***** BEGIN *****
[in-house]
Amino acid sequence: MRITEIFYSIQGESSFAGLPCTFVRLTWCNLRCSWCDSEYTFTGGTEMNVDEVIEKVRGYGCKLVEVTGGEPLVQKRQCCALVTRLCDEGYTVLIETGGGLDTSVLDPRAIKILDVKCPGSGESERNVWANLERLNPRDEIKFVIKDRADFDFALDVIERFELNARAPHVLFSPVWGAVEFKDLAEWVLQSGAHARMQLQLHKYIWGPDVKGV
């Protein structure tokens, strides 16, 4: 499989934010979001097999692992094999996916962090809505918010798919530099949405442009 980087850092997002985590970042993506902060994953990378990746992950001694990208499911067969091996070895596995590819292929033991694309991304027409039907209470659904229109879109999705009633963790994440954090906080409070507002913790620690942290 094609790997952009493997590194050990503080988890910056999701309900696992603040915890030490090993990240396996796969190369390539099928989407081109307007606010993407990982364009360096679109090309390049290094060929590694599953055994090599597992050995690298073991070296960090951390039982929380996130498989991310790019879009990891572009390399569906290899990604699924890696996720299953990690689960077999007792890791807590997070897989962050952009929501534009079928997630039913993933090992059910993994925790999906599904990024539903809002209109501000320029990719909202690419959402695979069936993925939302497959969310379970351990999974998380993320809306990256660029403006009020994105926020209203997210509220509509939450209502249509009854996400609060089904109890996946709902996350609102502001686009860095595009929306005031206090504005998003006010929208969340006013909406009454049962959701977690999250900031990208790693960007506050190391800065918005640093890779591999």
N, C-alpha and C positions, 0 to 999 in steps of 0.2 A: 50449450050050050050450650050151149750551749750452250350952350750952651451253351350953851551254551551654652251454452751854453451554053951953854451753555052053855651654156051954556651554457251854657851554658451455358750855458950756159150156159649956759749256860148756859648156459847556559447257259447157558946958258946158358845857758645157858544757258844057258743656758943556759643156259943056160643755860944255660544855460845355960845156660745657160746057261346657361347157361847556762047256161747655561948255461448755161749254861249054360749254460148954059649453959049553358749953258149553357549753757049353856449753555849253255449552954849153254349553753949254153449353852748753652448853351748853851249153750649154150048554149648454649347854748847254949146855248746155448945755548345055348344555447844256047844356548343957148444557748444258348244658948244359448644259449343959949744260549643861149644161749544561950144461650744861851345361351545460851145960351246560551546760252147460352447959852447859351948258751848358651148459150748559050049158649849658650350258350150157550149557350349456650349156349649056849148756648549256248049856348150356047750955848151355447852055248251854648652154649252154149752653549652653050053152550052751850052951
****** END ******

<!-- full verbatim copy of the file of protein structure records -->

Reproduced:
[in-house]
Amino acid sequence: MRITEIFYSIQGESSFAGLPCTFVRLTWCNLRCSWCDSEYTFTGGTEMNVDEVIEKVRGYGCKLVEVTGGEPLVQKRQCCALVTRLCDEGYTVLIETGGGLDTSVLDPRAIKILDVKCPGSGESERNVWANLERLNPRDEIKFVIKDRADFDFALDVIERFELNARAPHVLFSPVWGAVEFKDLAEWVLQSGAHARMQLQLHKYIWGPDVKGV
């Protein structure tokens, strides 16, 4: 499989934010979001097999692992094999996916962090809505918010798919530099949405442009 980087850092997002985590970042993506902060994953990378990746992950001694990208499911067969091996070895596995590819292929033991694309991304027409039907209470659904229109879109999705009633963790994440954090906080409070507002913790620690942290 094609790997952009493997590194050990503080988890910056999701309900696992603040915890030490090993990240396996796969190369390539099928989407081109307007606010993407990982364009360096679109090309390049290094060929590694599953055994090599597992050995690298073991070296960090951390039982929380996130498989991310790019879009990891572009390399569906290899990604699924890696996720299953990690689960077999007792890791807590997070897989962050952009929501534009079928997630039913993933090992059910993994925790999906599904990024539903809002209109501000320029990719909202690419959402695979069936993925939302497959969310379970351990999974998380993320809306990256660029403006009020994105926020209203997210509220509509939450209502249509009854996400609060089904109890996946709902996350609102502001686009860095595009929306005031206090504005998003006010929208969340006013909406009454049962959701977690999250900031990208790693960007506050190391800065918005640093890779591999």
N, C-alpha and C positions, 0 to 999 in steps of 0.2 A: 50449450050050050050450650050151149750551749750452250350952350750952651451253351350953851551254551551654652251454452751854453451554053951953854451753555052053855651654156051954556651554457251854657851554658451455358750855458950756159150156159649956759749256860148756859648156459847556559447257259447157558946958258946158358845857758645157858544757258844057258743656758943556759643156259943056160643755860944255660544855460845355960845156660745657160746057261346657361347157361847556762047256161747655561948255461448755161749254861249054360749254460148954059649453959049553358749953258149553357549753757049353856449753555849253255449552954849153254349553753949254153449353852748753652448853351748853851249153750649154150048554149648454649347854748847254949146855248746155448945755548345055348344555447844256047844356548343957148444557748444258348244658948244359448644259449343959949744260549643861149644161749544561950144461650744861851345361351545460851145960351246560551546760252147460352447959852447859351948258751848358651148459150748559050049158649849658650350258350150157550149557350349456650349156349649056849148756648549256248049856348150356047750955848151355447852055248251854648652154649252154149752653549652653050053152550052751850052951